[bs_icon name=”glyphicon glyphicon-chevron-right”] Peer to Peer – A peer to peer network is one in which lacks a dedicated server and every computer acts as both a client and a server. This is a good networking solution when there are 10 or less users that are in close proximity to each other. A peer to peer network can be a security nightmare, because the people setting permissions for shared resources will be users rather than administrators and the right people may not have access to the right resources. More importantly the wrong people may have access to the wrong resources, thus, this is only recommended in situations where security is not an issue. P2P file sharing networks work under a similar architecture, however, there are differences between them and the LAN networking architecture.
[bs_icon name=”glyphicon glyphicon-chevron-right”] Client/Server – This type of network is designed to support a large number of users and uses dedicated server/s to accomplish this. Clients log in to the server/s in order to run applications or obtain files. Security and permissions can be managed by 1 or more administrators which who set permissions to the servers’ resources. This type of network also allows for convenient backup services, reduces network traffic and provides a host of other services that come with the network operating system.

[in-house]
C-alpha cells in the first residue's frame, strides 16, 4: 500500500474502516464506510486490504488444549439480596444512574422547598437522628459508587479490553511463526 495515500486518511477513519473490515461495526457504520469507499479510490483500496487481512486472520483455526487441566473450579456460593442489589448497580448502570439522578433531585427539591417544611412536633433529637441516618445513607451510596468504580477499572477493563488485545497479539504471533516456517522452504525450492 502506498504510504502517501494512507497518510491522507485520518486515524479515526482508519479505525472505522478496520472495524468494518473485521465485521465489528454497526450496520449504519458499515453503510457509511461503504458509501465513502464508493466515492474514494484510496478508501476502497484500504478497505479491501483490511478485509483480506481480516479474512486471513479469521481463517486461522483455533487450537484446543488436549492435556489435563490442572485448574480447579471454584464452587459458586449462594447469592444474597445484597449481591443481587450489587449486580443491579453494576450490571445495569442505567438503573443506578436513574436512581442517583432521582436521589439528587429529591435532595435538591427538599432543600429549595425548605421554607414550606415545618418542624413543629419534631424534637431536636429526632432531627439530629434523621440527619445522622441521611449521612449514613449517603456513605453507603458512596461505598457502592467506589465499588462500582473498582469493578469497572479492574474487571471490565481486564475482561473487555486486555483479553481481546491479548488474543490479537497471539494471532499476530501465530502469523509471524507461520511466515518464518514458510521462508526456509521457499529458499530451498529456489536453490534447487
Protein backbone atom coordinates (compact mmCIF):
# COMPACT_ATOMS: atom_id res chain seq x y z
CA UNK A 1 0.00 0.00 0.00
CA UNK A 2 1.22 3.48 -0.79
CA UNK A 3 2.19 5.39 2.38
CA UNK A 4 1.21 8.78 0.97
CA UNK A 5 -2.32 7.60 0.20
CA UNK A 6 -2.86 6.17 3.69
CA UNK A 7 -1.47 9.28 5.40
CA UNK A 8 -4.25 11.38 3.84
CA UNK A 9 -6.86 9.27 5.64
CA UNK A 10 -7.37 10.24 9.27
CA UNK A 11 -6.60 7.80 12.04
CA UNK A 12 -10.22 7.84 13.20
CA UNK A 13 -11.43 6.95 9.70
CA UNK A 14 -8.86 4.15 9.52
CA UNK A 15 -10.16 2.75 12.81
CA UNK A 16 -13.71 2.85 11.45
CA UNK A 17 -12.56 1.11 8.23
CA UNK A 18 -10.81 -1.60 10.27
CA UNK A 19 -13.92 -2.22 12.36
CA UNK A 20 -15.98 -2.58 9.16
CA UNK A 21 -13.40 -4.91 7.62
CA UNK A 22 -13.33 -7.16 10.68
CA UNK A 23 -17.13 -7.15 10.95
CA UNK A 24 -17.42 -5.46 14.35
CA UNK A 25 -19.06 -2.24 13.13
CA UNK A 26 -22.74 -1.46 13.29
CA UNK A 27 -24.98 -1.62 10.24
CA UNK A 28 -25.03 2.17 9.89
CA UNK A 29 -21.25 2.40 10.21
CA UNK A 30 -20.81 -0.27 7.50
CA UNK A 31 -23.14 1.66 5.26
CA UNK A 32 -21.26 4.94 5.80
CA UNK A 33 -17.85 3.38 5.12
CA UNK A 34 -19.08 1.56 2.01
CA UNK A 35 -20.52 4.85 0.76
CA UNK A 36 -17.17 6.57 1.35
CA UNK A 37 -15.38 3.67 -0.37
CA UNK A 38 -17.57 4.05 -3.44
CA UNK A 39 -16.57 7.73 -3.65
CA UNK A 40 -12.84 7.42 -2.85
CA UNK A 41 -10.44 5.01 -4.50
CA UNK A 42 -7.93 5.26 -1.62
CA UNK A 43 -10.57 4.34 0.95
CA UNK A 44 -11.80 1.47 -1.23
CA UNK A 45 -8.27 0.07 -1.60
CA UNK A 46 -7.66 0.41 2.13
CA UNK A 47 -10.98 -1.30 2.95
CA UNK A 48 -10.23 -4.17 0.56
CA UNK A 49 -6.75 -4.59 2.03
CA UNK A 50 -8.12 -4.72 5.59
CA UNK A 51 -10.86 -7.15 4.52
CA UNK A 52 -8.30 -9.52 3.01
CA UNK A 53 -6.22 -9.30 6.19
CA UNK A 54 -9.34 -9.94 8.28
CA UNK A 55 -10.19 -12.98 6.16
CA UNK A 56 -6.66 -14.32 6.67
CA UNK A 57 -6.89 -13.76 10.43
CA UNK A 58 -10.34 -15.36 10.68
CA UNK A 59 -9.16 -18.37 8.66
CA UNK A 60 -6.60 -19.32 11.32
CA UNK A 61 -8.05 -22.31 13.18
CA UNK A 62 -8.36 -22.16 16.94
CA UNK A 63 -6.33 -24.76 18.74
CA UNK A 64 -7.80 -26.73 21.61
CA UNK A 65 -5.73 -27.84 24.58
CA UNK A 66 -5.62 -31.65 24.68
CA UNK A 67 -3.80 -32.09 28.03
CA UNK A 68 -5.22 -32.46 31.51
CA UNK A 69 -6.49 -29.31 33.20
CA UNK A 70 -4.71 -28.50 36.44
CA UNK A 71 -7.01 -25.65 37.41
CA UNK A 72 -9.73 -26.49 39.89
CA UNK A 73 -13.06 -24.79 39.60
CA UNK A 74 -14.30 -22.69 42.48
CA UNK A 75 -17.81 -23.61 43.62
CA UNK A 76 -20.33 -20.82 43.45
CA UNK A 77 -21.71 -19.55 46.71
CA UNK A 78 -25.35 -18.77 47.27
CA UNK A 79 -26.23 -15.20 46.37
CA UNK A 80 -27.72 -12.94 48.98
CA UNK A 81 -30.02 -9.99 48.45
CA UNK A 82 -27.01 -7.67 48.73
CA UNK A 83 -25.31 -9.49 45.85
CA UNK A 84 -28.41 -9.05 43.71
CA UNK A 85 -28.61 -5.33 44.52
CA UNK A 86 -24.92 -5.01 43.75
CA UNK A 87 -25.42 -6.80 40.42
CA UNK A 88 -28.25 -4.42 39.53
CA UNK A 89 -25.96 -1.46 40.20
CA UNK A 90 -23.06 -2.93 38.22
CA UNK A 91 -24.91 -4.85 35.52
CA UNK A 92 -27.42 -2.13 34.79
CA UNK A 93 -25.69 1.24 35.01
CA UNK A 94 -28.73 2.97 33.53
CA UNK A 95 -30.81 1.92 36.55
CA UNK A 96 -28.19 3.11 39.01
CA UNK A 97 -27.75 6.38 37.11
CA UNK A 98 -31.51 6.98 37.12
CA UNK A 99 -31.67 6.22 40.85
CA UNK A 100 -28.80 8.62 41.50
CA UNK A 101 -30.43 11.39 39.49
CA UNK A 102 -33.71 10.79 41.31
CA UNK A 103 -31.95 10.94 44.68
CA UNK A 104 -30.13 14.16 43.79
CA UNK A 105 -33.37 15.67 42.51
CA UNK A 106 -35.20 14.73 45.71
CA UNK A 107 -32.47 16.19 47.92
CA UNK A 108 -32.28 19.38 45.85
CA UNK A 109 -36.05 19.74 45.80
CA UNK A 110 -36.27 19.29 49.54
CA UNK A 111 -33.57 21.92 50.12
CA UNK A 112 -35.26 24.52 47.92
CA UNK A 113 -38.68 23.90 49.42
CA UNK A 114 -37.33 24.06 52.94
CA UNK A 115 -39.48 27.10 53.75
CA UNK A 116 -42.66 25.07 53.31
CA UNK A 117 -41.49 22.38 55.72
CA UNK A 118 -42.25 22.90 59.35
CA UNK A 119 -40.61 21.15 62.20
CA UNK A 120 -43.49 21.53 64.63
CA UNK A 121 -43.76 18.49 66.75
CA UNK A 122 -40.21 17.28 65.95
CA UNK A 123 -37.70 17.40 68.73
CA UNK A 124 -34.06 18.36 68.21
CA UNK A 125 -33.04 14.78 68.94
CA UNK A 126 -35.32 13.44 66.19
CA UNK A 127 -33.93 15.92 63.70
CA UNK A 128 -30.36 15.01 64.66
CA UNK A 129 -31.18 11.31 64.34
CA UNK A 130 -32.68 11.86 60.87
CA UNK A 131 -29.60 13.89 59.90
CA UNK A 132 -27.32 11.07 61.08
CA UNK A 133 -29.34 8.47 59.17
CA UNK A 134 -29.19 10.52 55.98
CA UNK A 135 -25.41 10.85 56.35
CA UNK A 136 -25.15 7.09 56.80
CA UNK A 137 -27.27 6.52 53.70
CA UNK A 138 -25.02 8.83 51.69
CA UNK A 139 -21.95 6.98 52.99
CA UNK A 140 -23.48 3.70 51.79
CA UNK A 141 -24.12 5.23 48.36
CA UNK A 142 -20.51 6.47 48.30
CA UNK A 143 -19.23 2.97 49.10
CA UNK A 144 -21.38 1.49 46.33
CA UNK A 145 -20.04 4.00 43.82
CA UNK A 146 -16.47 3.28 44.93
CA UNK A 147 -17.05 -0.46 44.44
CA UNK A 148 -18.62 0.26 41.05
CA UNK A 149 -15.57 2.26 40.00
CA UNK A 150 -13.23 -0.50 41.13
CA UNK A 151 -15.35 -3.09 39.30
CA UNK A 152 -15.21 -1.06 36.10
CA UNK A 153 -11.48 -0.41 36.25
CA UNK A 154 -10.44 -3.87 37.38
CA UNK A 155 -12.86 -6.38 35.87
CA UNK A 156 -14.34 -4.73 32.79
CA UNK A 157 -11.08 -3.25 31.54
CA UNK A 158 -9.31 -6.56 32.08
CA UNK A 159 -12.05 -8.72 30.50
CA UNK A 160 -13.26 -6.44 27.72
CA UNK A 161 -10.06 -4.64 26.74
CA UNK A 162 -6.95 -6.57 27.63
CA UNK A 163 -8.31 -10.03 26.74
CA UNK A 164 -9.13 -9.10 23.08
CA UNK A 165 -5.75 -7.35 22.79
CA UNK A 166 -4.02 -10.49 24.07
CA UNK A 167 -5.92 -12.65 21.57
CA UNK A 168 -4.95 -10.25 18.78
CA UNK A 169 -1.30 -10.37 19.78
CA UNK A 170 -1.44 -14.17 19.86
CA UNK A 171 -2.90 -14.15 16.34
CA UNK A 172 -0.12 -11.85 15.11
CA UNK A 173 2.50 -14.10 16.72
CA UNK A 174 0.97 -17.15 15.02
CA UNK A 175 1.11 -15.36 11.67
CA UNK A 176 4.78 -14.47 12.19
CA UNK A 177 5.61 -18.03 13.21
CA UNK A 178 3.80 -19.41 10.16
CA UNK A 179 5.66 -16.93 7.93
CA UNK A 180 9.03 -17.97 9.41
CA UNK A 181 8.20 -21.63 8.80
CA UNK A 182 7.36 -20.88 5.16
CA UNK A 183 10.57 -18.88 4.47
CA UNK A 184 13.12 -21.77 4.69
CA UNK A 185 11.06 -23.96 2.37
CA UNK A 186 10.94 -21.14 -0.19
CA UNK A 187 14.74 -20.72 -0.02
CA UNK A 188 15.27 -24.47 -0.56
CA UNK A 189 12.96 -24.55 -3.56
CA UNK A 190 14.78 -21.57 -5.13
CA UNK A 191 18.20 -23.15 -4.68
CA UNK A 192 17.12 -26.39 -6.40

[bs_icon name=”glyphicon glyphicon-chevron-right”] VPN – A virtual private network is one that uses a public network (usually the Internet) to connect remote sites or users together. Companies use site to site VPN to support critical applications to connect offices to remote users. Instead of using a dedicated, real-world connection such as leased line, a VPN uses “virtual” connections routed through the Internet from the company’s private network to the remote site or employee.
[bs_icon name=”glyphicon glyphicon-chevron-right”] VLAN – A virtual LAN is a local area network with a definition that maps workstations on a basis other than geographic location (for example, by department, type of user, or primary application). The virtual LAN controller can change or add workstations and manage load-balancing and bandwidth allocation more easily than with a physical picture of the LAN. Network management software keeps track of relating the virtual picture of the local area network with the actual physical picture.
**Source by wikipedia**
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